THEATRE REVIEW: Steven Berkoff's Oedipus, Liverpool Playhouse
A SOLID black banqueting table appears to be the only thing of substance in Sophocles's Ancient Greek whodunnit, retold by Steven Berkoff to compelling effect.
Kings metamorphosise into vagabonds then slaves and then back to kings again, while sons transform into husbands and wives into mothers.
The truth slips mercurially from one shape to another and divine intervention battles it out with free will in a war with no clear winner.
The play, a Liverpool Playhouse co-production, opens with Oedipus on the cusp of shattering his own world, bathed Christ-like in a triangle of light as his subjects approach slowly from behind. Their movement is sinister, their expressions menacing, as they take their seats next to their king.
Part royal court, part chorus, they switch between lively activity and freezing in a series of tableaux reminiscent of Edward Burra paintings - their faces transfixed in gargoyle grimaces of relief or horror.
Berkoff's direction borders on choreography in a stylistic production that makes storytelling its priority - subtle lighting shifts and a disconcerting soundtrack played live from the wings enhancing the tension.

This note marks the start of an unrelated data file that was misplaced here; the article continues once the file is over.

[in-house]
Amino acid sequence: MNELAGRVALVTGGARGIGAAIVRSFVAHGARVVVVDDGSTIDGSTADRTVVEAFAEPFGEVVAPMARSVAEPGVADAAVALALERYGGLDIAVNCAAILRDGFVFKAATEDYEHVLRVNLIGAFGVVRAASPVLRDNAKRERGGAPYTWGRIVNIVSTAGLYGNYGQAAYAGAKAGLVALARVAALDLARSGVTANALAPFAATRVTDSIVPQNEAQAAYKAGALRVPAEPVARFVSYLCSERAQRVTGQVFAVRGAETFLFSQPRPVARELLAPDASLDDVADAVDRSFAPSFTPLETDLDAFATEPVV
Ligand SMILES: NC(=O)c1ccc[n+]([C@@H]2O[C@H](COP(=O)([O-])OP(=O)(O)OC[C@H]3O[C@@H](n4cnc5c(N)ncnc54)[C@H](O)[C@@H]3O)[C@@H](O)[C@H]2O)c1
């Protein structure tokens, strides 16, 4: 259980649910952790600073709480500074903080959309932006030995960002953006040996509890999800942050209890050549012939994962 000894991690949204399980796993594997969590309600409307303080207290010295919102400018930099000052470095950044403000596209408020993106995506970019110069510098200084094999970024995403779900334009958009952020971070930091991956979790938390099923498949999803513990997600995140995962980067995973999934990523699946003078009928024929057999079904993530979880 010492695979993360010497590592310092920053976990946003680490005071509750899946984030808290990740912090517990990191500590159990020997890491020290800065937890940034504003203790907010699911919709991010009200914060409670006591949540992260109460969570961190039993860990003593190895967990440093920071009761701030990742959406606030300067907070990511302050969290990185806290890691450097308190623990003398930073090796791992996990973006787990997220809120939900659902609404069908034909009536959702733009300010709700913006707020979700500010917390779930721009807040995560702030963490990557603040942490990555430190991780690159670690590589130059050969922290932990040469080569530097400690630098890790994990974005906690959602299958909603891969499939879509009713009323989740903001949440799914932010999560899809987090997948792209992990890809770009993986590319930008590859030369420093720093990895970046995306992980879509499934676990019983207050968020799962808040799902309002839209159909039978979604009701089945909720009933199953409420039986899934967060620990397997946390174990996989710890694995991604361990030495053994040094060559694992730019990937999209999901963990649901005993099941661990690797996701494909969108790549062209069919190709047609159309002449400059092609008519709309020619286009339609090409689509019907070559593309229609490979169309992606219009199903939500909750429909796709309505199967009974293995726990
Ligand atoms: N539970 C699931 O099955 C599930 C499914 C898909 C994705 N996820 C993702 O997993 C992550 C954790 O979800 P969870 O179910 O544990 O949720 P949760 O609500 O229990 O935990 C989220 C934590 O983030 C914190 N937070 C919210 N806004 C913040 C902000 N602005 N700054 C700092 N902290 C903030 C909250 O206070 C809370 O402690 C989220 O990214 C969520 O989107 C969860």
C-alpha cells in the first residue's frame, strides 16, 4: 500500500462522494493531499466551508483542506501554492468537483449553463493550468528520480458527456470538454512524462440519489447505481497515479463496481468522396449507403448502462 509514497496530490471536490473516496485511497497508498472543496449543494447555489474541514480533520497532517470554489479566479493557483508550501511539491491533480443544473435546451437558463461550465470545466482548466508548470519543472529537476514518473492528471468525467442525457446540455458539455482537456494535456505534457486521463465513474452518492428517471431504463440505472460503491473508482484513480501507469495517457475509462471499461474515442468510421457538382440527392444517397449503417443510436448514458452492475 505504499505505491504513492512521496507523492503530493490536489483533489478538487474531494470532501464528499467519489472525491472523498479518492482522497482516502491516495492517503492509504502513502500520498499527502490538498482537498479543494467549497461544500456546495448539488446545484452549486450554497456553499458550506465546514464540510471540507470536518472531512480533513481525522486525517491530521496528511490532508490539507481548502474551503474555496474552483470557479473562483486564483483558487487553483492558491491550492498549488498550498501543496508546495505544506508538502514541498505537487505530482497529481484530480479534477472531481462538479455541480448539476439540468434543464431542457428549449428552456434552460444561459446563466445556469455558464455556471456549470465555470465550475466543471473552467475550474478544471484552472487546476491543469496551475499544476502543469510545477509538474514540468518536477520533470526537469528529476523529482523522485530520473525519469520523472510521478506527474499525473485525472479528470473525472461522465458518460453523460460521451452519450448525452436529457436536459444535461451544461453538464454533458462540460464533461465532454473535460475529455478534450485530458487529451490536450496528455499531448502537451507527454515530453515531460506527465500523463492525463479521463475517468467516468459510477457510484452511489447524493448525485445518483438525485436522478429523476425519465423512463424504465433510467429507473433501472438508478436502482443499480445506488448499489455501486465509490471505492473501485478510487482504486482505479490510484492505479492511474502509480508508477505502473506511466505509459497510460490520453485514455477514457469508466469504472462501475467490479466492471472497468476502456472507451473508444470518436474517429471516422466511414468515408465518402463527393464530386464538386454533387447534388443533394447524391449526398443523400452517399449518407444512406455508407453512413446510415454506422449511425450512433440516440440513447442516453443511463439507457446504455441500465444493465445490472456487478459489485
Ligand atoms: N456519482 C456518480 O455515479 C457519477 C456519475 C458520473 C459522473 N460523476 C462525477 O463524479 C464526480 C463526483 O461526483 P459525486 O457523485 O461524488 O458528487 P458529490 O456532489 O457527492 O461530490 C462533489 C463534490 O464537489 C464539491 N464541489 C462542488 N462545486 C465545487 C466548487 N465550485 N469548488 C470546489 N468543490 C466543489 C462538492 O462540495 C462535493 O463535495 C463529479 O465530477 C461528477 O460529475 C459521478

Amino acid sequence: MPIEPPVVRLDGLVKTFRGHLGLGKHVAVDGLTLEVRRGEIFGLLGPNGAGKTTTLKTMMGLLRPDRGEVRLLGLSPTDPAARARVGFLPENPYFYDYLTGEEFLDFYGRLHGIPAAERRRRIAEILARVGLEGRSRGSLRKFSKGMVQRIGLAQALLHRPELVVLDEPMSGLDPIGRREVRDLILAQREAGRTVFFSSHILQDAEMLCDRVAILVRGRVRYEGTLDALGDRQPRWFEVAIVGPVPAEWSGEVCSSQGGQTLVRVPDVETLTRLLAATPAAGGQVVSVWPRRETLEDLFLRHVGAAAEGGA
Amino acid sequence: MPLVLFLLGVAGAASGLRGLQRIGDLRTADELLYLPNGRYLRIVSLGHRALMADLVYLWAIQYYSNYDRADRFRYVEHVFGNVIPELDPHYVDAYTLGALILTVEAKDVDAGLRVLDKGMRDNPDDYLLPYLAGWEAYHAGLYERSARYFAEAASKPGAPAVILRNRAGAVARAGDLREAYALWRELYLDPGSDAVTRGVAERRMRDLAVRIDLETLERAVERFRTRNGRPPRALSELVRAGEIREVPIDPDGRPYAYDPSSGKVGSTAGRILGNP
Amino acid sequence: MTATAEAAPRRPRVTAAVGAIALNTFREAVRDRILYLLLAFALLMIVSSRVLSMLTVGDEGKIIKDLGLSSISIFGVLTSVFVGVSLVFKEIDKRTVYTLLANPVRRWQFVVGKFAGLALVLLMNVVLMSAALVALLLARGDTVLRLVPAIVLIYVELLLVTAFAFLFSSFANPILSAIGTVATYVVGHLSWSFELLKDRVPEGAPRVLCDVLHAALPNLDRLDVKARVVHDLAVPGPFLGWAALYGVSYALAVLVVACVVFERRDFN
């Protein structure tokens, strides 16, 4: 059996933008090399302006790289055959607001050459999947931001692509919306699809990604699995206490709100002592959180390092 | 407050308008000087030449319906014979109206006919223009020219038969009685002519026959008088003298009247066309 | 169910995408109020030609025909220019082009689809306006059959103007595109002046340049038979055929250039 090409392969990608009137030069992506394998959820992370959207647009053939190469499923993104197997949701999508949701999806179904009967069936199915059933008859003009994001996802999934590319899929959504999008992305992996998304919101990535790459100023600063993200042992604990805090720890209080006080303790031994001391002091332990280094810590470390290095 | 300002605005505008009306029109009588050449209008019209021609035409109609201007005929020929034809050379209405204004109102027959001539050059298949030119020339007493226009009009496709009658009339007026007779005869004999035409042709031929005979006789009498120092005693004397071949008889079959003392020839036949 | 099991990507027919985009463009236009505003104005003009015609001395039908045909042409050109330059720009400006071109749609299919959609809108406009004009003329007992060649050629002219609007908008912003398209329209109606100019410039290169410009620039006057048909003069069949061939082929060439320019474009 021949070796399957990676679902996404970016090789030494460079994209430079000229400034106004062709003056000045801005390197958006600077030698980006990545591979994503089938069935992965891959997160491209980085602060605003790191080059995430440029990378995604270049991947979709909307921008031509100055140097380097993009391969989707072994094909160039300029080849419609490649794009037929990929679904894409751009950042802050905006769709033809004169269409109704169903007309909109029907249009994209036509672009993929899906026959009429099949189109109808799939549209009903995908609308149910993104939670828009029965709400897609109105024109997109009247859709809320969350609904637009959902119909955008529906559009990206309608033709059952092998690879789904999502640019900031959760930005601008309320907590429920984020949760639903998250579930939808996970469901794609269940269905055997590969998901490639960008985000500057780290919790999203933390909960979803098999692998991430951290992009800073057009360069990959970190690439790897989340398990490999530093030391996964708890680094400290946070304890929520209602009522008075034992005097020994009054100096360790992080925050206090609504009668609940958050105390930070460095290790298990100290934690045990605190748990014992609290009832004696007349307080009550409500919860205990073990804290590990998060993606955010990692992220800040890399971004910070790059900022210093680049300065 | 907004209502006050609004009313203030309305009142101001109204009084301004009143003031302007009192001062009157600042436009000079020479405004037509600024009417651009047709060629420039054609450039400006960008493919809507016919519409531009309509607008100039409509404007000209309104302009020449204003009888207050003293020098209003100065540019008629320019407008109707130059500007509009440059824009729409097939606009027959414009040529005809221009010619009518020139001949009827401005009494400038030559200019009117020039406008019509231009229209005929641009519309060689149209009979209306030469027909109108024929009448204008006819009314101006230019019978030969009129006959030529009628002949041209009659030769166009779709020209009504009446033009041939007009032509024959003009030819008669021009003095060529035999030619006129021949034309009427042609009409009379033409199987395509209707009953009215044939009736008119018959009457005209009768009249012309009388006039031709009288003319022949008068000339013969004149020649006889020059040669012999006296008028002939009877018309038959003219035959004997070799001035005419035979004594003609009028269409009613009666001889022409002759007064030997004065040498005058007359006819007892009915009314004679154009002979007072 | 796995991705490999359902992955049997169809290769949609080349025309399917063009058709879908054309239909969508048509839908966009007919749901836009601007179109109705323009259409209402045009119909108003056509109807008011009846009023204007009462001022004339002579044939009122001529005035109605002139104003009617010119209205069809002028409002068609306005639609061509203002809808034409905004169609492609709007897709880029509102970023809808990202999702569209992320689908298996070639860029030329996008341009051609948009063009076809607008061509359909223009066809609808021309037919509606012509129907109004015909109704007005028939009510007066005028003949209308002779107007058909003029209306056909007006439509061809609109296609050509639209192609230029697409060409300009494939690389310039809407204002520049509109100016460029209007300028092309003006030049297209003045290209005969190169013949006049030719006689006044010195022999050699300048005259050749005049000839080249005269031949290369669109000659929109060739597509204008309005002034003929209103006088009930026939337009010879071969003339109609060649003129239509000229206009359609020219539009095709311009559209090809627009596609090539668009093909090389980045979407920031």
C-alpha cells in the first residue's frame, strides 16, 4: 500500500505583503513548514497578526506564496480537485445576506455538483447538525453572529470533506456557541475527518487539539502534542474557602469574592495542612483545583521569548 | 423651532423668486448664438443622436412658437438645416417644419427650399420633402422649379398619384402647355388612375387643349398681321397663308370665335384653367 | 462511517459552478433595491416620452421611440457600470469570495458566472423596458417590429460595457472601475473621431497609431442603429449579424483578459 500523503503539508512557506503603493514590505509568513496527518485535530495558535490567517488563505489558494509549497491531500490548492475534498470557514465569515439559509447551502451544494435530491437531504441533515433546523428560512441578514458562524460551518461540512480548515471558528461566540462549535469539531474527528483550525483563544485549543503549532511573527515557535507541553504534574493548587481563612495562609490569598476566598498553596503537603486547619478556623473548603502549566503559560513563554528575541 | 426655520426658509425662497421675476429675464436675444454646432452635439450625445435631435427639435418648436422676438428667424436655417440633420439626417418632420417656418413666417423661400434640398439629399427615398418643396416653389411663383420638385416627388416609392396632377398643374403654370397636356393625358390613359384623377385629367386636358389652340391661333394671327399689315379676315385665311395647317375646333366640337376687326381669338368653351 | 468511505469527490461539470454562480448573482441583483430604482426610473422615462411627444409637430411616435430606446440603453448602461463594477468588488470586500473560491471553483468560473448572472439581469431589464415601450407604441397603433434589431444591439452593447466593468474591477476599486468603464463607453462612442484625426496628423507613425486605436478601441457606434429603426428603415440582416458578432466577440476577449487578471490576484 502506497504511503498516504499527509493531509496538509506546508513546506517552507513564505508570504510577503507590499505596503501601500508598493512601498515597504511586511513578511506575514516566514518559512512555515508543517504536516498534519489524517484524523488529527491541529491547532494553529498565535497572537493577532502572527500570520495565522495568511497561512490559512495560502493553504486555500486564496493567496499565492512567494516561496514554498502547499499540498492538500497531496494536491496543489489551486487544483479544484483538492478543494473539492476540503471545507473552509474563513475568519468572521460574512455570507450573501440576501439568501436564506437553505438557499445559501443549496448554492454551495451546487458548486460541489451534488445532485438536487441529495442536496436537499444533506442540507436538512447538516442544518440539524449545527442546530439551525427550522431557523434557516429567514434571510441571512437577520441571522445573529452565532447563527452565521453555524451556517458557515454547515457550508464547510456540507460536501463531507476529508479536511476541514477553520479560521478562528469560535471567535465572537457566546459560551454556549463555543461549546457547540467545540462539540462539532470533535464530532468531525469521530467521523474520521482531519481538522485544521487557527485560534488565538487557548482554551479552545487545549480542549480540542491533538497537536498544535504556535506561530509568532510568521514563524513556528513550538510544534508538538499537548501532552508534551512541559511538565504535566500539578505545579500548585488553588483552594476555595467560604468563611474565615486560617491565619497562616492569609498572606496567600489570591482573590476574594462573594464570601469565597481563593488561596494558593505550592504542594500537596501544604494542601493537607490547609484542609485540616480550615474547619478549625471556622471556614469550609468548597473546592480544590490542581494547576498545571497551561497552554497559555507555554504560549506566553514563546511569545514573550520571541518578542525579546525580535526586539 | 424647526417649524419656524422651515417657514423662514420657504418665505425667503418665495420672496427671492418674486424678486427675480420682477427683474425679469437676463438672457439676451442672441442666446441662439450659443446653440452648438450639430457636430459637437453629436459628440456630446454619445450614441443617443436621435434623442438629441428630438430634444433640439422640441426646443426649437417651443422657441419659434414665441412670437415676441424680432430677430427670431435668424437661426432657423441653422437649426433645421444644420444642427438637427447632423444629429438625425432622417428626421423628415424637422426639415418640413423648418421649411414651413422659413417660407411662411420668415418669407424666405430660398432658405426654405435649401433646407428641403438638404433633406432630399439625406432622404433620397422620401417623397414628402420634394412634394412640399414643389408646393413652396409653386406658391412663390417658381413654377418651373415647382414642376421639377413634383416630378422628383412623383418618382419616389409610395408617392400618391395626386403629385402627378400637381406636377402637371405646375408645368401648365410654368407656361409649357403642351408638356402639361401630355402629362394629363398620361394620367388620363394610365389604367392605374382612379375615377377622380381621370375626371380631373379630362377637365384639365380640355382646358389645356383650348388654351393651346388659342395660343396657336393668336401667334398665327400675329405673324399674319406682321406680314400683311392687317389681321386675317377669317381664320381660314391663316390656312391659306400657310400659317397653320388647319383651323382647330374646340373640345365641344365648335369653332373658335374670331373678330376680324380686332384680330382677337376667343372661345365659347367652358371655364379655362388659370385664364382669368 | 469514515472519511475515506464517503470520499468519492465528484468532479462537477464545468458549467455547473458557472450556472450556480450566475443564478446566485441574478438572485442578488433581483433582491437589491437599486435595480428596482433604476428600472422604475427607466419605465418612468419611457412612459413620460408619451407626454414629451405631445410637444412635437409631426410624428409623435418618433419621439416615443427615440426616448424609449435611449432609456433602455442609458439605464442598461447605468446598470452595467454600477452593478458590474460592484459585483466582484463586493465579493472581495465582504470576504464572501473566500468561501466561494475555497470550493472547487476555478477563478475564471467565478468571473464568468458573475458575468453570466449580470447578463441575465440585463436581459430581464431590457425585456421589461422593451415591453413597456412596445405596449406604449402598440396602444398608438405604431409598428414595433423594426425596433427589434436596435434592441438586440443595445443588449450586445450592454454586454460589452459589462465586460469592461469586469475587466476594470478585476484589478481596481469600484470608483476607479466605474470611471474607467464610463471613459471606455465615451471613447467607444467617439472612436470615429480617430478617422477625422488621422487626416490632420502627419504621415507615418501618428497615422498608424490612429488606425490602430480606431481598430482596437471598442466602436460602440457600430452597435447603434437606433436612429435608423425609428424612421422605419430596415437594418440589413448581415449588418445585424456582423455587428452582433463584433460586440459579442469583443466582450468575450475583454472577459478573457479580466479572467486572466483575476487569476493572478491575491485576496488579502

Action is related rather than demonstrated, with only the most violent passages replayed during their narration - the two conflicting testimonials of the death of King Laius mimed on top of the table, Queen Jocasta's suicide and Oedipus's self-mutilation. Yet it grabs your attention and holds on to it throughout its 105-minute single act.
Simon Merrells gives an emotional performance as Oedpius evolves from the confident king searching for the cause of his city's curse to a heartbroken man shaken by the terrible realisation of his own unnatural behaviour - his belief that he has followed his chosen path in life uprooted by the suggestion that he may be a pawn existing for the gods' entertainment.
"I do not blush to own my motherhood," he announces upon believing he is descended from slaves - then tearing out his own eyes when confronted with his mother's true identity.
There's an immediacy to Berkoff's script, which transforms a classical tragedy written to be performed in front of 17,000 spectators more than two millennia ago into an accessible work suitable for an intimate modern theatre without killing its poignancy.
And the question of whether we are responsible for our own choices in life or if we travel a predestined path is one that continues to trouble us today.